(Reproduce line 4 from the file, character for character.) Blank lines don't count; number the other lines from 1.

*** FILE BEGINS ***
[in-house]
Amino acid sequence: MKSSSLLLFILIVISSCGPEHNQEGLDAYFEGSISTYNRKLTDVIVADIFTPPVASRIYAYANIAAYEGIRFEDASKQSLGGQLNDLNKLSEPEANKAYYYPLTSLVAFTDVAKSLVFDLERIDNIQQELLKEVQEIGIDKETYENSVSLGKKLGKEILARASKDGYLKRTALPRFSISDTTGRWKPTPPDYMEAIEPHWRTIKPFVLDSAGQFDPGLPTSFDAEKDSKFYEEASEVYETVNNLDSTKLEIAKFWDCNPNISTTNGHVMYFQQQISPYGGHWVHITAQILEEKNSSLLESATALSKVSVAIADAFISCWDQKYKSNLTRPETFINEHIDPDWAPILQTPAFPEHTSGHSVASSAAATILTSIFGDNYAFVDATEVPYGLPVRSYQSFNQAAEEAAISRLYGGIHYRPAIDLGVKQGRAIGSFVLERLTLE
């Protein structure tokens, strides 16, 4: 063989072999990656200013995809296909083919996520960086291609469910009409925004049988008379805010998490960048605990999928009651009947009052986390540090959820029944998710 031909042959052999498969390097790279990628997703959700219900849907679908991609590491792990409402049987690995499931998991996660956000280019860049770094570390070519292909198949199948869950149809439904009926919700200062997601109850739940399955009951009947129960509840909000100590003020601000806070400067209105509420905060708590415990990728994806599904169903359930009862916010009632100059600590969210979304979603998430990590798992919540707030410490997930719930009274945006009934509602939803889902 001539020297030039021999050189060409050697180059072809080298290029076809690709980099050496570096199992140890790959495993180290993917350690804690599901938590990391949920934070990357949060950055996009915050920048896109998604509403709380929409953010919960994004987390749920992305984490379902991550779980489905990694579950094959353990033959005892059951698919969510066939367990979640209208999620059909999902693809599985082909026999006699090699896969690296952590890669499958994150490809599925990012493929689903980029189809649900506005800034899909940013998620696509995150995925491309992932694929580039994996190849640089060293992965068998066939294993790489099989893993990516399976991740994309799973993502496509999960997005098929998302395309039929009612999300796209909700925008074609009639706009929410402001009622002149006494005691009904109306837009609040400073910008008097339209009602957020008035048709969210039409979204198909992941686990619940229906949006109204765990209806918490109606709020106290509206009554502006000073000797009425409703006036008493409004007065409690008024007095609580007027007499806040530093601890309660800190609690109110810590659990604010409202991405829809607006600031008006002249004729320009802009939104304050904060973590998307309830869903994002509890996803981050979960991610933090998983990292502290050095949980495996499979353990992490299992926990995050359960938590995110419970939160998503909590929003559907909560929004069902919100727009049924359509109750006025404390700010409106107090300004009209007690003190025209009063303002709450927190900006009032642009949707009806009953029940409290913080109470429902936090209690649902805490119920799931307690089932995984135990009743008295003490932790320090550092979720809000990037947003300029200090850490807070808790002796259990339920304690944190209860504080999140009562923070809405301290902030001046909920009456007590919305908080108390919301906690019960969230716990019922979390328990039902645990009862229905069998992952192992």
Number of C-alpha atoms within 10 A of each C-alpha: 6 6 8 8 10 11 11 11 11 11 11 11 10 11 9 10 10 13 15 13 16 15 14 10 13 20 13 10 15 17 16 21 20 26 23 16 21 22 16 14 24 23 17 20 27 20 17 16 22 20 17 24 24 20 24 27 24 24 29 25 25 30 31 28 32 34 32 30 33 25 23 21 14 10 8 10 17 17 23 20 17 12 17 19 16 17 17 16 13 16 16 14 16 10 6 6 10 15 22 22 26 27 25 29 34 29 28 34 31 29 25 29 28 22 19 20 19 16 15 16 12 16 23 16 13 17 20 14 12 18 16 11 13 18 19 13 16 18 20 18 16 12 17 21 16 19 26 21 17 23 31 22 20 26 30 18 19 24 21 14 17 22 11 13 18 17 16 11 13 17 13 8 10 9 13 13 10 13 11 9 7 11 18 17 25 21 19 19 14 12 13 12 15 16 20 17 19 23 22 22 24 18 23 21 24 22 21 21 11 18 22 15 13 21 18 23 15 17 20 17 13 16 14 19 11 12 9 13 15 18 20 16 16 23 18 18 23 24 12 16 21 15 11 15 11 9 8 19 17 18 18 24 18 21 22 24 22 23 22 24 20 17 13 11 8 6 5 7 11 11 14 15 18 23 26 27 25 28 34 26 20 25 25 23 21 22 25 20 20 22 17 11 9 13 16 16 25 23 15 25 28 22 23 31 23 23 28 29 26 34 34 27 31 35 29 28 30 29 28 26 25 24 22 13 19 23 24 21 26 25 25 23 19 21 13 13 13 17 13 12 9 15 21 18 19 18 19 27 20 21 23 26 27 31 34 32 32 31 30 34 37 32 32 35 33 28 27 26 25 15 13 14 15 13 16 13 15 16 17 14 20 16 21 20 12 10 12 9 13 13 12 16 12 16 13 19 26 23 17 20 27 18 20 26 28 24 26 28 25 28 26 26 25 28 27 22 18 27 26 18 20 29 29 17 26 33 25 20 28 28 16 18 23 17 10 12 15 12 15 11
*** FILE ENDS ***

Number of C-alpha atoms within 10 A of each C-alpha: 6 6 8 8 10 11 11 11 11 11 11 11 10 11 9 10 10 13 15 13 16 15 14 10 13 20 13 10 15 17 16 21 20 26 23 16 21 22 16 14 24 23 17 20 27 20 17 16 22 20 17 24 24 20 24 27 24 24 29 25 25 30 31 28 32 34 32 30 33 25 23 21 14 10 8 10 17 17 23 20 17 12 17 19 16 17 17 16 13 16 16 14 16 10 6 6 10 15 22 22 26 27 25 29 34 29 28 34 31 29 25 29 28 22 19 20 19 16 15 16 12 16 23 16 13 17 20 14 12 18 16 11 13 18 19 13 16 18 20 18 16 12 17 21 16 19 26 21 17 23 31 22 20 26 30 18 19 24 21 14 17 22 11 13 18 17 16 11 13 17 13 8 10 9 13 13 10 13 11 9 7 11 18 17 25 21 19 19 14 12 13 12 15 16 20 17 19 23 22 22 24 18 23 21 24 22 21 21 11 18 22 15 13 21 18 23 15 17 20 17 13 16 14 19 11 12 9 13 15 18 20 16 16 23 18 18 23 24 12 16 21 15 11 15 11 9 8 19 17 18 18 24 18 21 22 24 22 23 22 24 20 17 13 11 8 6 5 7 11 11 14 15 18 23 26 27 25 28 34 26 20 25 25 23 21 22 25 20 20 22 17 11 9 13 16 16 25 23 15 25 28 22 23 31 23 23 28 29 26 34 34 27 31 35 29 28 30 29 28 26 25 24 22 13 19 23 24 21 26 25 25 23 19 21 13 13 13 17 13 12 9 15 21 18 19 18 19 27 20 21 23 26 27 31 34 32 32 31 30 34 37 32 32 35 33 28 27 26 25 15 13 14 15 13 16 13 15 16 17 14 20 16 21 20 12 10 12 9 13 13 12 16 12 16 13 19 26 23 17 20 27 18 20 26 28 24 26 28 25 28 26 26 25 28 27 22 18 27 26 18 20 29 29 17 26 33 25 20 28 28 16 18 23 17 10 12 15 12 15 11